That is a mistake. The present President of the United States is Rutherford B. Hayes.
—He is, is he? Yes, just about as much as I'm owner of Central Park, when I sit down on a bench there.
What do you mean?
—I mean to say a man can't be President of this country unless he is elected, and Hayes was never elected.
Who was elected then?
—Why, Samuel J. Tilden, to be sure!
Then how did Hayes get in?
—He had some "statesmen" working for him, who kept the right man out and pushed him in.
Do you really mean that?
—As certain as death.
Very strange! Who were these "statesmen;" I suppose you mean his friends?
—Friends, indeed! Yes, like wolves are to sheep.
Is Mr. Hayes a sheep?
—The people that put him where he is, have made him sheepish enough; but he isn't a sheep. His hide is too thick for that. He would be a mule, only he isn't quite big enough.
Ah! You have a strange way of expressing yourself. But tell me, who were his "friends" as you call them?
—The same men that "worked" Grant.
What do you mean by "working" Grant?
—Putting a pair of "blinkers" on him, and then stealing everything they could lay their hands on; and then when they were going to be turned out, stealing the presidency so as to get another "hack" at the "swag."
Really, this language sounds dreadful, I don't understand it; but I suppose you mean right.
—Mean right? I should think I do. I am right. Only in talking of thieves, I am using the language of thieves. They simply wanted to keep their places and go on plundering the people.
Speaking about General Grant, what kind of a President was he?
—The best judge of whiskey, cigars and horses that ever stepped into the White House.
Heavens! how dull you are! I'm not talking about whiskey and cigars, I mean what were his gifts?
—Gifts? to whom? I never heard that he made any gifts. He took everything offered him from a brownstone front downwards, until it got to a bull-pup with the expressage unpaid—there he stopped.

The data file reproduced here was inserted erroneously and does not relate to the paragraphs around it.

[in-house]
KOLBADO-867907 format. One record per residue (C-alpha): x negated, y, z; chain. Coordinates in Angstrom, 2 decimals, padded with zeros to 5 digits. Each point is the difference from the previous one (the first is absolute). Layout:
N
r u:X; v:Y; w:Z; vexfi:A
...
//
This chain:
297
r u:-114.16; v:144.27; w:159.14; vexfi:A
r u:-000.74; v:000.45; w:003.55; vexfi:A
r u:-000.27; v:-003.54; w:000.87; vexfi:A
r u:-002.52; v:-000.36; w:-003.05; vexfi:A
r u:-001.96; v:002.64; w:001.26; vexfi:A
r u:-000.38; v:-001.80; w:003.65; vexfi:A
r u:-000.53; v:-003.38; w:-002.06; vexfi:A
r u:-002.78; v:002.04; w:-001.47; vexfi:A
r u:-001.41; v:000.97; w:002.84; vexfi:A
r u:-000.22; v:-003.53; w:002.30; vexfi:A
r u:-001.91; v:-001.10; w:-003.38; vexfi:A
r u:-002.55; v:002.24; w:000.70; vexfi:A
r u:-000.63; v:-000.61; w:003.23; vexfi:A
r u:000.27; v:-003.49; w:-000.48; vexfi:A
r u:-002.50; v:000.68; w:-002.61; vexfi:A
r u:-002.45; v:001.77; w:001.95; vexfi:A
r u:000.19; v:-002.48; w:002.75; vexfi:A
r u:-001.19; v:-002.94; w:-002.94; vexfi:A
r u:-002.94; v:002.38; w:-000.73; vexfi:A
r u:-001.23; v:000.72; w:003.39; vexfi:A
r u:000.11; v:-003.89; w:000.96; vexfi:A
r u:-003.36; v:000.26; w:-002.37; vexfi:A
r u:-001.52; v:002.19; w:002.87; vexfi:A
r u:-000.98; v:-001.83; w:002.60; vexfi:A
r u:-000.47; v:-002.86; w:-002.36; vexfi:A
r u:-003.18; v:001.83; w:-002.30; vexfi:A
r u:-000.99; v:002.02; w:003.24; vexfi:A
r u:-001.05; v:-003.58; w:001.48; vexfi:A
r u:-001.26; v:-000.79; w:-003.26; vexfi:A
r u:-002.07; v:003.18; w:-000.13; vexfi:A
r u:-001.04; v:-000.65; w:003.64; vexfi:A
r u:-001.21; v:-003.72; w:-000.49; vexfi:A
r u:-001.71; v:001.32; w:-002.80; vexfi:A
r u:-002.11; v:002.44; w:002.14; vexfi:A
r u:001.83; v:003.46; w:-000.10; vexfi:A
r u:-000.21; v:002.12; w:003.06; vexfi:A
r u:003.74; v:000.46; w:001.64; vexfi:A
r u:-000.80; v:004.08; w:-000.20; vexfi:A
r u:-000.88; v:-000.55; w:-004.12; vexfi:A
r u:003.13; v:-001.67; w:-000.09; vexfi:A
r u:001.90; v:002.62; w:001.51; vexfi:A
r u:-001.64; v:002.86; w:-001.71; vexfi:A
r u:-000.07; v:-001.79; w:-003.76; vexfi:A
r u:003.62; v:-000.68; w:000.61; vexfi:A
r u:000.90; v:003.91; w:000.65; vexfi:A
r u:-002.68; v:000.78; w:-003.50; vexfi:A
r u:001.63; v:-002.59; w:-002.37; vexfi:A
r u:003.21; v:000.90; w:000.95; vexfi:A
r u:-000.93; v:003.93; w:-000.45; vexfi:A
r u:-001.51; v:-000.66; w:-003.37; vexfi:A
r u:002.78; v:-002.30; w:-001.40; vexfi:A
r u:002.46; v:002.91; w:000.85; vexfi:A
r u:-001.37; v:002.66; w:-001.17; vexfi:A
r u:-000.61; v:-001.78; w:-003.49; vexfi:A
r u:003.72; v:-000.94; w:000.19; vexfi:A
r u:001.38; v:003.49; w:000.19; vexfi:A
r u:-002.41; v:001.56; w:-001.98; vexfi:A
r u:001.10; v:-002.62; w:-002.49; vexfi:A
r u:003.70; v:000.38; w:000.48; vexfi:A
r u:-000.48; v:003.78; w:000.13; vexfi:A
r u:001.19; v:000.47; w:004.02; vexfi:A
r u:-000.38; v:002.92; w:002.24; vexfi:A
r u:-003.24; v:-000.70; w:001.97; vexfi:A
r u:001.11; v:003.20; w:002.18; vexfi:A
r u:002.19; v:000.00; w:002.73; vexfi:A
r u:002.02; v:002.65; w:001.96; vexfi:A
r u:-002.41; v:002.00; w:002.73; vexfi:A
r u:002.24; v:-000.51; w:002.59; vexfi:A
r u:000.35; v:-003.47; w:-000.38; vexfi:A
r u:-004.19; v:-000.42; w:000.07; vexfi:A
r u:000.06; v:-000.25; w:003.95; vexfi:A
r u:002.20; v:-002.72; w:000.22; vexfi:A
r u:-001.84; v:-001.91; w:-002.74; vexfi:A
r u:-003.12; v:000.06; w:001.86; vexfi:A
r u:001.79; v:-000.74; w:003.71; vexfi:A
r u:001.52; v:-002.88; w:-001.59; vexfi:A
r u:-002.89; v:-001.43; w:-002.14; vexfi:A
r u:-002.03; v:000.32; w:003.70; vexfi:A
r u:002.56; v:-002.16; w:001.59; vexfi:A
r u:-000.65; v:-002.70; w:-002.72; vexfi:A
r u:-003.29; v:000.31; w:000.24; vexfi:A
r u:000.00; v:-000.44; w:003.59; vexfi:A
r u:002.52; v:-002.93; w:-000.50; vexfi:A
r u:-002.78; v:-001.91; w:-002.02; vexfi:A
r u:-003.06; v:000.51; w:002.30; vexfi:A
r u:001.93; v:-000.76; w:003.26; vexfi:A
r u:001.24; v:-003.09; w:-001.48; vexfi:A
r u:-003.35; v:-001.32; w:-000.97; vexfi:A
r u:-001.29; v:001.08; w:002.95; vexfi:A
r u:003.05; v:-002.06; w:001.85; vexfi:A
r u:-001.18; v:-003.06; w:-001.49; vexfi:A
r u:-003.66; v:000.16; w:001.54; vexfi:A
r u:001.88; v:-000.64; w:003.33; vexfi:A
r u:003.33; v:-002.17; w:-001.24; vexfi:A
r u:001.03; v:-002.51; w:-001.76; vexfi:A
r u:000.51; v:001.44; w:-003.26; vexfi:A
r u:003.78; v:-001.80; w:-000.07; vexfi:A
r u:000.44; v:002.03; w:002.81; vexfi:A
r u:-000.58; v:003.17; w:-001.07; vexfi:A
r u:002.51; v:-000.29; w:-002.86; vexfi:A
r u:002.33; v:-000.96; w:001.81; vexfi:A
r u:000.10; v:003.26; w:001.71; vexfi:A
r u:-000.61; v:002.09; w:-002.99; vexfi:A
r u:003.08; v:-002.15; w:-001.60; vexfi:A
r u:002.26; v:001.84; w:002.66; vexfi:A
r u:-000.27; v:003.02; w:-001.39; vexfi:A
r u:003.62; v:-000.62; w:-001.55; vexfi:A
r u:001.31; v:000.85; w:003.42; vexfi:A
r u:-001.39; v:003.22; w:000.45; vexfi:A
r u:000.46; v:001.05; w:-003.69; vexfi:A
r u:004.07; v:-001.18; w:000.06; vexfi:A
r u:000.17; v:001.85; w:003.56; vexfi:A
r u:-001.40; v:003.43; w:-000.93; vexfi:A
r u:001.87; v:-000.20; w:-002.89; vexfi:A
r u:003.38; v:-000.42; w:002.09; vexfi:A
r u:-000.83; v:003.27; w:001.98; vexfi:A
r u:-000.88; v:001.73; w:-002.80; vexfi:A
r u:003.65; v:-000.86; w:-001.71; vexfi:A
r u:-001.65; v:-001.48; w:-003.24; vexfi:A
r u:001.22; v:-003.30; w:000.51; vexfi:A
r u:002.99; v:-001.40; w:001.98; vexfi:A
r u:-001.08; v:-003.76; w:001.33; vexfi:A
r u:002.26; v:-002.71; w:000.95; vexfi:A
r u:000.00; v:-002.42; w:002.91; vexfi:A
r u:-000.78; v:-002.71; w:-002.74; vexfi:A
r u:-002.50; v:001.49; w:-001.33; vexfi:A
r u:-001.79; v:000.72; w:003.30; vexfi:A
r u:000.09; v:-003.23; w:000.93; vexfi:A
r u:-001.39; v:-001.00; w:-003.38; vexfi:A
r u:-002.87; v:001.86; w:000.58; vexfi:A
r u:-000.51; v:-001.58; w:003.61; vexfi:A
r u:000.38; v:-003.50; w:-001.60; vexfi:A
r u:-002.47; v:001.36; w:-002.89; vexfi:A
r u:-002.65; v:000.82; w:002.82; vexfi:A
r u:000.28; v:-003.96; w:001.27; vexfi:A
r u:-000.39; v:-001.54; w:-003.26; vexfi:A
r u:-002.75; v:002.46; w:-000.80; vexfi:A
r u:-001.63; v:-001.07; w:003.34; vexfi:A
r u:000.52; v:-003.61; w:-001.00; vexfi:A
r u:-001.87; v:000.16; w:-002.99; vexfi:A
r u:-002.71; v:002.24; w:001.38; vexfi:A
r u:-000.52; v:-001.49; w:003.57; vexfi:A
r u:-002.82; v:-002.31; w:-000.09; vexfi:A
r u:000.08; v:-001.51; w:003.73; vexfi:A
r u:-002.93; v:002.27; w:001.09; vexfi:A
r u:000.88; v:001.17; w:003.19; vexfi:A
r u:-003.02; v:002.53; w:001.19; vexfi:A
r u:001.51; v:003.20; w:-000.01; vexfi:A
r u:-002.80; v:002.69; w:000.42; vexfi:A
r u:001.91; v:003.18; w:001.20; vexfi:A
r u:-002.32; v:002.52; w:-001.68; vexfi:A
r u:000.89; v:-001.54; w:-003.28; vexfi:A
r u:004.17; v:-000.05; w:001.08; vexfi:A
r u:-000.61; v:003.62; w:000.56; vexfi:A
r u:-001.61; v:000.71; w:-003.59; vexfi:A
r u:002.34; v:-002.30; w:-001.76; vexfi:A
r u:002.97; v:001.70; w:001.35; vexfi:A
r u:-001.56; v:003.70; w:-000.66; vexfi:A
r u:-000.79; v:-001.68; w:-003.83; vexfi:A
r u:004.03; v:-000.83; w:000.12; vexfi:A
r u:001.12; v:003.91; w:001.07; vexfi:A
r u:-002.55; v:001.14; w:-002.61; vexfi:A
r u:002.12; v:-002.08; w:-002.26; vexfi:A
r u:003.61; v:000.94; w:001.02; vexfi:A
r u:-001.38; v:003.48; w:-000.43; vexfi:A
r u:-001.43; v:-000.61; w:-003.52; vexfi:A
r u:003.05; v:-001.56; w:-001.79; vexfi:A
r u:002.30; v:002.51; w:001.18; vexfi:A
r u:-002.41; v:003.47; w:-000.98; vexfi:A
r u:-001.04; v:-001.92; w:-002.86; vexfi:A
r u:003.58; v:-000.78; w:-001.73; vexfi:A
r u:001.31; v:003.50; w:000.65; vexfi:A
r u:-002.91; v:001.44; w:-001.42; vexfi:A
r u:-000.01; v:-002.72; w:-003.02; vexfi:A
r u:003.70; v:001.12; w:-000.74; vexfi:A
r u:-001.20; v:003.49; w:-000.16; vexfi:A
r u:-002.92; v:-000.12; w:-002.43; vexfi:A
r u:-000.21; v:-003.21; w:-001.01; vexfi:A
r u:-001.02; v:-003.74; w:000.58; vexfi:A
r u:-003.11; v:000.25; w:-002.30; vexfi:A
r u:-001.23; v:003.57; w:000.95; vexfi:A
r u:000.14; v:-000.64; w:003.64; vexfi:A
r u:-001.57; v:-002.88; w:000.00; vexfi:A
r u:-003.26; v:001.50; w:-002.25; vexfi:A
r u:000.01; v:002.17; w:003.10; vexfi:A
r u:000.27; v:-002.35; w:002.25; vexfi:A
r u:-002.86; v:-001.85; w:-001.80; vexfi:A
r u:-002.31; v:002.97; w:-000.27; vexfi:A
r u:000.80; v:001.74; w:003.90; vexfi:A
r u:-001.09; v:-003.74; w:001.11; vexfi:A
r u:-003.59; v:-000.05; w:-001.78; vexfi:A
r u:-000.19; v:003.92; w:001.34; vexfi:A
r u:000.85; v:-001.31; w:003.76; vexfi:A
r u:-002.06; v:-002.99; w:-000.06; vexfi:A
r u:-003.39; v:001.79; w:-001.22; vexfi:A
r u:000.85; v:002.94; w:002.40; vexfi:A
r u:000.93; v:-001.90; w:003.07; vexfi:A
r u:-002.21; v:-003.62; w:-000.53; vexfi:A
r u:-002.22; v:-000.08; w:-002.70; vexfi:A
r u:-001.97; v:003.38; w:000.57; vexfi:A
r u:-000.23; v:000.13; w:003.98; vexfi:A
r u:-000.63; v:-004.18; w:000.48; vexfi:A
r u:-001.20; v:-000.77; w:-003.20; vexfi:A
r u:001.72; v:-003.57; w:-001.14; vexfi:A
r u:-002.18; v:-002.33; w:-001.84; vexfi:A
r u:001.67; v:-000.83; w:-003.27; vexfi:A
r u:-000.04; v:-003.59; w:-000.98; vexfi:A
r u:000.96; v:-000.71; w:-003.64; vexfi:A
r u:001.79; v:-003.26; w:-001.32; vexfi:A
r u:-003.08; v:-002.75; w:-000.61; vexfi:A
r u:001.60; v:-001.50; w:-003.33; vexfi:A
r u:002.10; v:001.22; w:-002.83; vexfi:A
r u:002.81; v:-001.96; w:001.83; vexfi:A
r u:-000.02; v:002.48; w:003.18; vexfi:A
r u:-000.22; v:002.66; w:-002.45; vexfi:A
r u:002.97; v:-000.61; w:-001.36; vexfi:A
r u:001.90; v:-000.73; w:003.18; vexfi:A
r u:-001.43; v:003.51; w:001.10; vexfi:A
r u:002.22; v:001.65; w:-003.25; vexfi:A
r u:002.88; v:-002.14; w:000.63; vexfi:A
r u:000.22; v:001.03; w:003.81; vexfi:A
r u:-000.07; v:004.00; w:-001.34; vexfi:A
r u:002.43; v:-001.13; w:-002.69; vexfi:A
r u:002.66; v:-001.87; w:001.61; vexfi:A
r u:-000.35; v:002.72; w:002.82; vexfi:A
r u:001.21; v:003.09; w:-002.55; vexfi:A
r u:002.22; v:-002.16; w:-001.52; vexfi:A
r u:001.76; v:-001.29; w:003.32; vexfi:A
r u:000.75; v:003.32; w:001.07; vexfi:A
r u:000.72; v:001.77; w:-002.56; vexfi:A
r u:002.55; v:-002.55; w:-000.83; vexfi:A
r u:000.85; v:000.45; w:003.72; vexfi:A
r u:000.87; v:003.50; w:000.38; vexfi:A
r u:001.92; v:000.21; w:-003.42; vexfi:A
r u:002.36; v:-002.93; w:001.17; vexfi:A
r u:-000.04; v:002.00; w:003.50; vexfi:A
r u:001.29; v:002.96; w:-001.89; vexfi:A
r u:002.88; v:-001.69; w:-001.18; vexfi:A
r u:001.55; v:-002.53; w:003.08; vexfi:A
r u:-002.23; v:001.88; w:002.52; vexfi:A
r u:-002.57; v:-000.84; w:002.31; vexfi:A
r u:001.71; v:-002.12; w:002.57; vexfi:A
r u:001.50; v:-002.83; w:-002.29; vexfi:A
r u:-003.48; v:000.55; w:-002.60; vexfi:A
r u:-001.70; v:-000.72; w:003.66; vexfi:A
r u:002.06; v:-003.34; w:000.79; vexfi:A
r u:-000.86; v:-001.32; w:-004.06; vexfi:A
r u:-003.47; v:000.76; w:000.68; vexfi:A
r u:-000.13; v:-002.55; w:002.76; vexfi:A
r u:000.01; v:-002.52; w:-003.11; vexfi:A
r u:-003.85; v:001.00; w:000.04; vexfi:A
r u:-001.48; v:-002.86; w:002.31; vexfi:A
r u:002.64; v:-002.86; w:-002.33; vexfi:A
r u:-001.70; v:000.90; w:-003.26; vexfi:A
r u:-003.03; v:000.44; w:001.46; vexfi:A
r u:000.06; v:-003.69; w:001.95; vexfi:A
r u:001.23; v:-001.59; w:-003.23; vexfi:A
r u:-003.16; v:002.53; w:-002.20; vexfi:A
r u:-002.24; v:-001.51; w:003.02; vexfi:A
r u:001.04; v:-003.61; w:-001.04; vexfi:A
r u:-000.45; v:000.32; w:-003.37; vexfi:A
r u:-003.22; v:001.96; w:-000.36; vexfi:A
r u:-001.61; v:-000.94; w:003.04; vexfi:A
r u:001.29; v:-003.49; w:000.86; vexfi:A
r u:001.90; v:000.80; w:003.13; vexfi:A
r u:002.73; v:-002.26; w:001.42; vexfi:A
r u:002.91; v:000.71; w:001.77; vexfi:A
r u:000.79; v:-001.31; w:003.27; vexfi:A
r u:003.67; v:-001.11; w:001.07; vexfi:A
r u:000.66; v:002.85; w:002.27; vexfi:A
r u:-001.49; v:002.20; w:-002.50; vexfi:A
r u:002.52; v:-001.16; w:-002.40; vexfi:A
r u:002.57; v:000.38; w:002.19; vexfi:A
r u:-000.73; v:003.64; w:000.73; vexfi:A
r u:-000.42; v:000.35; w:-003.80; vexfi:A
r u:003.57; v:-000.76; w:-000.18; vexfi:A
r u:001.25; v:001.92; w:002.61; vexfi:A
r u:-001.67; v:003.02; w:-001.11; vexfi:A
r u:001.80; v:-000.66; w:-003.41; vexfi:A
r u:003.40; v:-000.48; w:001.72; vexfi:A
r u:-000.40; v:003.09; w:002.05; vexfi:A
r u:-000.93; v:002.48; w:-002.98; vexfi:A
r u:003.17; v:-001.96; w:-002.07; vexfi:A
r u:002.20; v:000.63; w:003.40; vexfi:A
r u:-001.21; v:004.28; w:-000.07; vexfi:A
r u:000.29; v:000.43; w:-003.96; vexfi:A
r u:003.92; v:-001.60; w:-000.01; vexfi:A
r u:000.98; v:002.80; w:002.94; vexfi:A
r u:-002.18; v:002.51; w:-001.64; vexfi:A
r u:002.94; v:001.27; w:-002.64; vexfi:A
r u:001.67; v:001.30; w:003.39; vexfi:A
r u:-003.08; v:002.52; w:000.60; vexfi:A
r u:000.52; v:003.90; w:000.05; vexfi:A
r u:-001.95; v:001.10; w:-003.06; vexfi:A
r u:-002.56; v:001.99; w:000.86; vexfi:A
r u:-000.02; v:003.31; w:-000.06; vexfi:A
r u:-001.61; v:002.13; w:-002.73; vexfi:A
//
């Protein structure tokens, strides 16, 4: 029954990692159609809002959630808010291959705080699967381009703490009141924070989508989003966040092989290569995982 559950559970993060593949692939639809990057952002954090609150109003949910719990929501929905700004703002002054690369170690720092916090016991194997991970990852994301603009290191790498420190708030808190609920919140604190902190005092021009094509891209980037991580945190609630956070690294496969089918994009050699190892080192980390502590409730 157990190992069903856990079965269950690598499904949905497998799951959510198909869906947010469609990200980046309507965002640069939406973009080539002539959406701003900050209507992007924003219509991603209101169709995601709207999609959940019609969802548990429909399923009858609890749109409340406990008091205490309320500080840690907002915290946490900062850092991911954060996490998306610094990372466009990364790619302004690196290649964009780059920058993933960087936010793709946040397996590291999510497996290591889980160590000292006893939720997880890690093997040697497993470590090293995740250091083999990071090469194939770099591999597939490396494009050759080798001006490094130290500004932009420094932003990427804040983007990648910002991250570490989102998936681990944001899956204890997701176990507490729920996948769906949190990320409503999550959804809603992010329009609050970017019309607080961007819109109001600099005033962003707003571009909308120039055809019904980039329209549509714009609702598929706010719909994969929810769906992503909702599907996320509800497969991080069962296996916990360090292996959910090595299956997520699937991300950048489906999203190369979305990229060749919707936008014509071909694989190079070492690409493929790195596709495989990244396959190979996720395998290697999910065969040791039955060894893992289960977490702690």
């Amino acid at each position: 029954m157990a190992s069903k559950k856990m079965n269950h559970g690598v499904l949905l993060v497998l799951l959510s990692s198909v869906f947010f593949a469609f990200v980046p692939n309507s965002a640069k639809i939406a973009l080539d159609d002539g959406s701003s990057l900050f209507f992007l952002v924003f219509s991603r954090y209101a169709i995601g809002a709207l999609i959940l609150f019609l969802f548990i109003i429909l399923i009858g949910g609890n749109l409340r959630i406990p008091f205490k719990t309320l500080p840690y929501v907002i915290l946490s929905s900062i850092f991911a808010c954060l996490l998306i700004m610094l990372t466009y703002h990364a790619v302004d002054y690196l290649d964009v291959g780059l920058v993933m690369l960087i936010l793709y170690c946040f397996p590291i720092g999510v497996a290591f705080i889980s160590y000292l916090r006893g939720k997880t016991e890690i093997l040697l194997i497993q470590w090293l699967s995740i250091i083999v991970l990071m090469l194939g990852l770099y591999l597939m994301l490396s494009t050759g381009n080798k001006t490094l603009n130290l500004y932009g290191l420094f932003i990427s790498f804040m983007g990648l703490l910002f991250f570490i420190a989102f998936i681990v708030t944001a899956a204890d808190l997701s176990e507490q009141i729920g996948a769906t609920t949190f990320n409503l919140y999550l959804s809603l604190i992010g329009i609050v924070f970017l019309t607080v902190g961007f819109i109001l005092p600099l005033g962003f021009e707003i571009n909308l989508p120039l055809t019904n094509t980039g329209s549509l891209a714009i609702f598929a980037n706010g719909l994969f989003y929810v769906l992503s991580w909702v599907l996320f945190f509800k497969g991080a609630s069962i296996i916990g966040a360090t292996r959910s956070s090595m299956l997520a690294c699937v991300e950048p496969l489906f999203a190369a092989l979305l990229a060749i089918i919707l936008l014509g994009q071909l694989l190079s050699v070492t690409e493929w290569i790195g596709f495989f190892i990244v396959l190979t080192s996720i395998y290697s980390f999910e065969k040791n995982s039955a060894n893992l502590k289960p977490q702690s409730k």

Shall I ever get you to understand me? I mean had he any good qualities?
—Yes; he had. He wore a padlock on his mouth, was a rattling fighter, and stuck to his friends. In fact, he was generally bull-headed, as it were.
Good enough! But these are not the qualities I am speaking of. I mean qualities that the people look for in a President. Perhaps "sticking to his friends" may have been one. What do you mean by that?
—What do I mean? Why, screening and protecting a set of rascals not half as honest as nine-tenths of the men in jail for robbery.
Do you mean me to understand by screening that he did what they do with coal, sift out the little ones and keep in the big ones?
—Not at all. There was no "sift" to Grant; he stuck to the whole lot until the Republican party told him he must either let them go or lose the country.
By the way, are the Republicans good people?
—Yes; just as good as any other, and a good deal better, if they were only Democrats.
Why do you complain of them, then?
—I don't complain of the honest Republican people of the country. I complain of the Republican politicians.